The Society aims to take an active role in promoting freshwater sciences in New Zealand, also to students and teachers.

Why I chose a career in freshwater science?


John Clayton

imageAs a youngster I recall having a real interest in nature with a not unusual apprenticeship of collecting shells, gem stones, dissecting possums, growing native trees from seed and poking around in rock pools. As a teenager, I moved on and found some old flippers, cut the sides out to fit my feet and with rocks in my jeans I proceeded to explore life under water. I soon bought a wet suit, weight belt and some scuba gear and life took on a whole new meaning. In 1971, during third year Botany at Auckland University, underwater plants in lakes became a passion and this led to a PhD on Lake Rotoma. Before long, I was working on national weed management issues around NZ, but the fascinating thing for me was I had the chance to further a passion for underwater plants. On the one hand freedom to advise on how to manage and destroy; on the other the chance to explore our unique underwater native flora. My career around underwater plants has encompassed all manner of lakes; ranging from braille dives in zero visibility finding the occasional dead beast, to 70 metre dives studying internationally rare deep water bryophytes. I’ve been known for my passion for native charophytes (Chara & Nitella spp.), which led to me naming my daughter Chara and as irony would have it a new charophyte, Nitella claytonii, was later named after me.

Susie Wood
imageGrowing up with New Zealand’s outdoors as my “playground” instilled a desire to enjoy and preserve our amazing resources. Weekends were spent sailing on Wellington harbour and holidays camping beside New Zealand’s pristine rivers and lakes. “Us kids” were always intrigued by the tiny critters clinging to the rocks and we dared each other to swim in the coldest water, despite the large lurking eels! Through university I followed my passions taking just about every biology course offered and I graduated with a degree in marine biology. At the outset of my PhD I stumbled upon the wonderful world of freshwater algae and was immediately captured by their diversity, intricate structures and their crucial role in freshwater systems. I was excited by the opportunity to understand the role of these tiny organisms in freshwater ecosystems and to identify how human actions could cause their proliferation. It’s very rewarding working in the New Zealand freshwater science community and being surrounded by so many brilliant researchers with a genuine passion and desire to maintain and restore New Zealand’s freshwater resources.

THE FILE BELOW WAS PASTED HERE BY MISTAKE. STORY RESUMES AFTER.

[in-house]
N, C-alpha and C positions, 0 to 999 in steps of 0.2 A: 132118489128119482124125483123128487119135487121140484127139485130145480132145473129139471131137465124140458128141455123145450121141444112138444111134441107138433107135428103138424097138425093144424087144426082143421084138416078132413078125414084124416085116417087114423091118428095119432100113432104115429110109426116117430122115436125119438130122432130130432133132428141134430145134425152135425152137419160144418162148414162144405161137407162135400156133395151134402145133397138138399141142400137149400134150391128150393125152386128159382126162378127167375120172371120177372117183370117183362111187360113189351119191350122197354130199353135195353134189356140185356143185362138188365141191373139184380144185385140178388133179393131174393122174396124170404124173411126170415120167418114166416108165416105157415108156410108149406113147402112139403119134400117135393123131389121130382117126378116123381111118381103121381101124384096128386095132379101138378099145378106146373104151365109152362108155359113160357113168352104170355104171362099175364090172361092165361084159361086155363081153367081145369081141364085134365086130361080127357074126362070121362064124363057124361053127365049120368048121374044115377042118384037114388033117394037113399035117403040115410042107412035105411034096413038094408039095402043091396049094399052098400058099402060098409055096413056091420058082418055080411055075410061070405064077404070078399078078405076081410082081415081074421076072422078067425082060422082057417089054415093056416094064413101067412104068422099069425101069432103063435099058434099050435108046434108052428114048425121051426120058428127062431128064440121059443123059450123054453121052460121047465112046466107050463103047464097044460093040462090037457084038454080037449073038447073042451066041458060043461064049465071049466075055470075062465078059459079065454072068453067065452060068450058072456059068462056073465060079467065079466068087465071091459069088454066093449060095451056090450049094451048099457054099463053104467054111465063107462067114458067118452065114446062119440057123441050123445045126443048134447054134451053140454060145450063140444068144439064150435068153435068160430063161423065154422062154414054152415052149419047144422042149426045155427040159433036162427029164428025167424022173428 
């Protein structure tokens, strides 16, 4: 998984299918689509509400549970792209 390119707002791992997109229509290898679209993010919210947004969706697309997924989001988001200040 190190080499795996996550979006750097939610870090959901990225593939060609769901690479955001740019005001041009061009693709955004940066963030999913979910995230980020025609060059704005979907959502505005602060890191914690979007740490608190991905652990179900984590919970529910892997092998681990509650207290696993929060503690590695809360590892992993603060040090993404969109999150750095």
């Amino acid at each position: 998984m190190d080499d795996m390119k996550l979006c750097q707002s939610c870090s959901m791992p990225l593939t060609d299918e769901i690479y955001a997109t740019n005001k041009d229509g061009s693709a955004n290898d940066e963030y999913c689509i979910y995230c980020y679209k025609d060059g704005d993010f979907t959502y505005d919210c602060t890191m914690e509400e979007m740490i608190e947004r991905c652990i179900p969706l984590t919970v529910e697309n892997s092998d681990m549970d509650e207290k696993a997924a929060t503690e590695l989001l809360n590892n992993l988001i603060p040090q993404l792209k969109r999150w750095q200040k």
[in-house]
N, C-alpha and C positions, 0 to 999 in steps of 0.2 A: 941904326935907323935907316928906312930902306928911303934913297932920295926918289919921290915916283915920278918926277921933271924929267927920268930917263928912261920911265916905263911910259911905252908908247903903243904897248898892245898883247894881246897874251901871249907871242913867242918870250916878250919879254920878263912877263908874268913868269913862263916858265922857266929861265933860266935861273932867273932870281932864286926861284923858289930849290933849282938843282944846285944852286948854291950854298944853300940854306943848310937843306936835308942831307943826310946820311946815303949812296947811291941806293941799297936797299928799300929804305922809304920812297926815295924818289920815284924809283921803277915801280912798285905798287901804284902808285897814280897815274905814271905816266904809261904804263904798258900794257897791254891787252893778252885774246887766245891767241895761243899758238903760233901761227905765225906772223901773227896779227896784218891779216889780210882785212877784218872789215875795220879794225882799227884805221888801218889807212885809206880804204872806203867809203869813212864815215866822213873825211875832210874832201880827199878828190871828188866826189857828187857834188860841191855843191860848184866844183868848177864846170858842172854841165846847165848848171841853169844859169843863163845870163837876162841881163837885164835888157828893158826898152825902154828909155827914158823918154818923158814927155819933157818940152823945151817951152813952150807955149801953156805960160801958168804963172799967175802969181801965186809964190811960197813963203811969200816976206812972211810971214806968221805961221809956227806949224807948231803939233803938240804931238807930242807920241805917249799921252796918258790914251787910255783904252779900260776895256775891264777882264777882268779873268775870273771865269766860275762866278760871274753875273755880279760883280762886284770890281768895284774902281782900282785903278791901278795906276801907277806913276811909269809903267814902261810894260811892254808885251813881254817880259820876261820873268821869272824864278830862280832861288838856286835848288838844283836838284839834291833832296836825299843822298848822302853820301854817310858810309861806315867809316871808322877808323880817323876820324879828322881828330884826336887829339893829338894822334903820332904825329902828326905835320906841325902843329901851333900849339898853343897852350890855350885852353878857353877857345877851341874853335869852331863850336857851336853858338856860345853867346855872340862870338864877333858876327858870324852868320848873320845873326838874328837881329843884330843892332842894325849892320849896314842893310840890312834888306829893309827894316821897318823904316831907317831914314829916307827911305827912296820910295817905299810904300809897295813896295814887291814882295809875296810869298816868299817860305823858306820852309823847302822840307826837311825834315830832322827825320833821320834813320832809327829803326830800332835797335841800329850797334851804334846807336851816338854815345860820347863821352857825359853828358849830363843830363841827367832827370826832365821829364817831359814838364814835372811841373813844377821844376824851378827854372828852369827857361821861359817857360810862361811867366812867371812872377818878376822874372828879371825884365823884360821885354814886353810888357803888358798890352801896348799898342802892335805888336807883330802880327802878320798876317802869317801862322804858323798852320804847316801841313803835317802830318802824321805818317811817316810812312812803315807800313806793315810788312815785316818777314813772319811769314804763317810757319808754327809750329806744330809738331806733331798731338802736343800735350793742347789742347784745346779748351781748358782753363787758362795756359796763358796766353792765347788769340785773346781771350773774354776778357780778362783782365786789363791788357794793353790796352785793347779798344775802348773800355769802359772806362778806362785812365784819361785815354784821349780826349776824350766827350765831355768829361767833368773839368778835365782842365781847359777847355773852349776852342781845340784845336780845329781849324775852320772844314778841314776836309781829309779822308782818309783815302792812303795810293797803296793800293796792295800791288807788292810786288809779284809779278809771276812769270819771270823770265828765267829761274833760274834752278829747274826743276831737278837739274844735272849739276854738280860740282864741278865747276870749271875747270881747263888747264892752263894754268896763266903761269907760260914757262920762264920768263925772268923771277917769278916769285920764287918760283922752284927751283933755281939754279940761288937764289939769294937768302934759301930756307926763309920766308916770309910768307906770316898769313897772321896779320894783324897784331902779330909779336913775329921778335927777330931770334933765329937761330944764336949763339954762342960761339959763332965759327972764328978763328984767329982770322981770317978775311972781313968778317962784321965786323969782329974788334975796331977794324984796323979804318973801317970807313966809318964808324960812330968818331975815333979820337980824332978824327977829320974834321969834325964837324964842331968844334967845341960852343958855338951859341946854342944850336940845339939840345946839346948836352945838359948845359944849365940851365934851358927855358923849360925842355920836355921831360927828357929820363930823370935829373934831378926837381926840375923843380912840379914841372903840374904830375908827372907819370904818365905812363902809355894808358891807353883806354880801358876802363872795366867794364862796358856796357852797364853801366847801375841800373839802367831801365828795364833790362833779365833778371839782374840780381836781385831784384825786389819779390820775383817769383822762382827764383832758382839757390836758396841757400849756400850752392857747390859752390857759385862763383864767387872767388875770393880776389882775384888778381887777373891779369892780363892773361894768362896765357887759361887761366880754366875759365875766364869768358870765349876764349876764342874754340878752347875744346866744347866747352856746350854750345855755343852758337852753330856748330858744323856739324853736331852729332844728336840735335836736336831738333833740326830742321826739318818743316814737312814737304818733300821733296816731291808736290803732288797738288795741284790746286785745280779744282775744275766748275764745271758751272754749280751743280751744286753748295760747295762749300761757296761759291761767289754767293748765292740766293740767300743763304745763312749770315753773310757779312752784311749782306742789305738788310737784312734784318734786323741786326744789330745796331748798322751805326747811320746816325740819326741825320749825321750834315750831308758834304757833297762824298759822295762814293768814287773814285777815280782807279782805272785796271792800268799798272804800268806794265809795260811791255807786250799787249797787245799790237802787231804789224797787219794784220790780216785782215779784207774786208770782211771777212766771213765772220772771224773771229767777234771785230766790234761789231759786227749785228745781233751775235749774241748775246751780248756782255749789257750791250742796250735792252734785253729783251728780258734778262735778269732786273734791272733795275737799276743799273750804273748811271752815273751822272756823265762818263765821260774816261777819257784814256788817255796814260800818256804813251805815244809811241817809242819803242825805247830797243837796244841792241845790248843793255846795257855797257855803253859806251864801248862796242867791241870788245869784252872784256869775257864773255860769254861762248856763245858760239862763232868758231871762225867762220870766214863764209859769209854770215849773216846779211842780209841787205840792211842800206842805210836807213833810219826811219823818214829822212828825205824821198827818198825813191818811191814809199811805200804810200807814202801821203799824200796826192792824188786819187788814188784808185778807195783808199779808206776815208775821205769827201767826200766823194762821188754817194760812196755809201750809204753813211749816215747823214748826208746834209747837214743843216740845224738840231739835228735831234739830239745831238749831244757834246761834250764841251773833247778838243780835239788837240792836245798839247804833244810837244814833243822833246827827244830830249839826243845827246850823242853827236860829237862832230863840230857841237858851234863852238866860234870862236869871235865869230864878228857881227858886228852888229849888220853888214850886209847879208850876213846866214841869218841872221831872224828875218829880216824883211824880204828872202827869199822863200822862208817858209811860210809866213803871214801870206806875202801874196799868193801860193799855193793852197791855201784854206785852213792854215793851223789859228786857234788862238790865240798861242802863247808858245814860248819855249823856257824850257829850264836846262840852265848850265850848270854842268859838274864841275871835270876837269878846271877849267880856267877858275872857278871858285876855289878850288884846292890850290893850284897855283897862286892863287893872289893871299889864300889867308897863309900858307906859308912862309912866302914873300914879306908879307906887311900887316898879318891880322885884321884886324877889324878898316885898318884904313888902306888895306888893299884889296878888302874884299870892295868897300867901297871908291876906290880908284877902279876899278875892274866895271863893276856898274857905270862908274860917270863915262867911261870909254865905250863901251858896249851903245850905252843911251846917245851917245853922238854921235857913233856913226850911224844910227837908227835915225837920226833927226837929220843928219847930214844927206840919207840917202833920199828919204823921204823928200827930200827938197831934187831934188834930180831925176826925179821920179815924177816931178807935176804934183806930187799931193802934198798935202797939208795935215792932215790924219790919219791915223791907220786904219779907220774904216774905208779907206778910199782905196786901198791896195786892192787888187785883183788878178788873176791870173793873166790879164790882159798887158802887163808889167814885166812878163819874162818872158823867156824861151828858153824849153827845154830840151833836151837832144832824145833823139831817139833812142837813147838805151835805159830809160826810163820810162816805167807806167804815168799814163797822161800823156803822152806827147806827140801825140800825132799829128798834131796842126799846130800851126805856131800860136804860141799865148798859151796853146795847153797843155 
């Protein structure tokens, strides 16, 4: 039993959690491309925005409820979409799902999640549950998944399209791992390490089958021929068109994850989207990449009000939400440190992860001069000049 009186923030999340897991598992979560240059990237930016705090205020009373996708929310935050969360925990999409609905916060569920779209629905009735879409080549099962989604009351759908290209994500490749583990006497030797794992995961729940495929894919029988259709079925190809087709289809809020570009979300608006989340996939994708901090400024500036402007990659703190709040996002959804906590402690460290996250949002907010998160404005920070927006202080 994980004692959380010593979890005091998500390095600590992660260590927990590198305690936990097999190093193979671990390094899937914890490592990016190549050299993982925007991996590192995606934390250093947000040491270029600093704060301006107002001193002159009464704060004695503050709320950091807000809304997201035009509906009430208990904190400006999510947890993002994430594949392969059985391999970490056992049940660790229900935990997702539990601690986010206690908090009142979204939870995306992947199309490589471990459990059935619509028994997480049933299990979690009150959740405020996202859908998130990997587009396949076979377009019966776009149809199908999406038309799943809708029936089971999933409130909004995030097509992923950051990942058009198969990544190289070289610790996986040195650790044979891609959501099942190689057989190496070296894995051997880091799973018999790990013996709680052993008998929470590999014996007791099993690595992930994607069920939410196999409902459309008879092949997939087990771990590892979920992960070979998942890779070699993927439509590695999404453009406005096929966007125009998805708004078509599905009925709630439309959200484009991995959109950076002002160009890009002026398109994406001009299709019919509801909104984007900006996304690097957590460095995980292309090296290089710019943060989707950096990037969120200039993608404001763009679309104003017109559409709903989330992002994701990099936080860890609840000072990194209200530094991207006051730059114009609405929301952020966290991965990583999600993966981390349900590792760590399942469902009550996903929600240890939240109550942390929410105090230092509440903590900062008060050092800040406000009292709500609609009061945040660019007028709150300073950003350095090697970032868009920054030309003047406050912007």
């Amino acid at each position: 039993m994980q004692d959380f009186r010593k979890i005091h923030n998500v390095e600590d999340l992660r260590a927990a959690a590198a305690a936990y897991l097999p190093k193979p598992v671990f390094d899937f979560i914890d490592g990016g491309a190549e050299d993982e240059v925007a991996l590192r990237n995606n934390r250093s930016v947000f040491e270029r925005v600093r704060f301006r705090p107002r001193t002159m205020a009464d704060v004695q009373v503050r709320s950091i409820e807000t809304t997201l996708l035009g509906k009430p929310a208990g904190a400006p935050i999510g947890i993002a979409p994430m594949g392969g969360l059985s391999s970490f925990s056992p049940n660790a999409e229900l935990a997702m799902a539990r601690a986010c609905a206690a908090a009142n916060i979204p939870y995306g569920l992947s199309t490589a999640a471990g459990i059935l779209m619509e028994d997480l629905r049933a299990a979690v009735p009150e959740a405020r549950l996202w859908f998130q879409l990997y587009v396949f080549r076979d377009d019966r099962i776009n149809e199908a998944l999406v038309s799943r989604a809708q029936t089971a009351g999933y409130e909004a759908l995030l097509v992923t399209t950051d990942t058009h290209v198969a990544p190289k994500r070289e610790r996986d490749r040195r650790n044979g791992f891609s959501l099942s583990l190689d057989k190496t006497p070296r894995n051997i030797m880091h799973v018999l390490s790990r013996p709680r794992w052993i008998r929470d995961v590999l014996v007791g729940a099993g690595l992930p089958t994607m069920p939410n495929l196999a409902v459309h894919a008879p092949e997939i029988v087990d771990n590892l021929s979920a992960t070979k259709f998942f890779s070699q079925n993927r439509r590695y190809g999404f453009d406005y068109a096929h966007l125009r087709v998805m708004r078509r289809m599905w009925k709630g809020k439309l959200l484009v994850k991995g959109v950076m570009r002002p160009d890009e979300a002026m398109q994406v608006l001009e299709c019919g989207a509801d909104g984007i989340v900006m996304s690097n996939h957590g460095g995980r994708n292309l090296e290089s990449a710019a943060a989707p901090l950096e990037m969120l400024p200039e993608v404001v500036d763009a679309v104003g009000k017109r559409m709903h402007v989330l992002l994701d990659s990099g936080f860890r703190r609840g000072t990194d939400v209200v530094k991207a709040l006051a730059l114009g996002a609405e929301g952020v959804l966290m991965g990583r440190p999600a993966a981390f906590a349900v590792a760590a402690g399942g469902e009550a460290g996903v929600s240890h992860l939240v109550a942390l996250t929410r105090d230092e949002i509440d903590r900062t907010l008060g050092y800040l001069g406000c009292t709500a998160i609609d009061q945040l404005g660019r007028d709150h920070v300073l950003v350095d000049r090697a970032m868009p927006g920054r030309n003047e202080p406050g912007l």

John Quinn
image I’ve always been fascinated by water. The Tukituki River hooked me as a kid trying to catch its trout and generally mucking about. The river’s sounds, smells and secrets lured me, and I wanted to learn more to be able to help to look after rivers. Otago University gave me the grounding and encouragement to have a crack at turning this interest into a career. I wanted to do something that would be challenging and make a positive difference. After a few years working on water management, I did my doctorate at Massey University on attempts to solve Manawatu River’s problems with “sewage fungus” and associated oxygen depletion. This involved collaborating with industry and the local government in problem solving. I found this mix very satisfying, and my career at NIWA has allowed me to continue doing interesting science to help manage the ongoing challenges that watery places face from human pressures. Aquatic ecologists provide key parts of the puzzle of how to be effective kaitiaki. It’s a good way to spend your days.

In this section: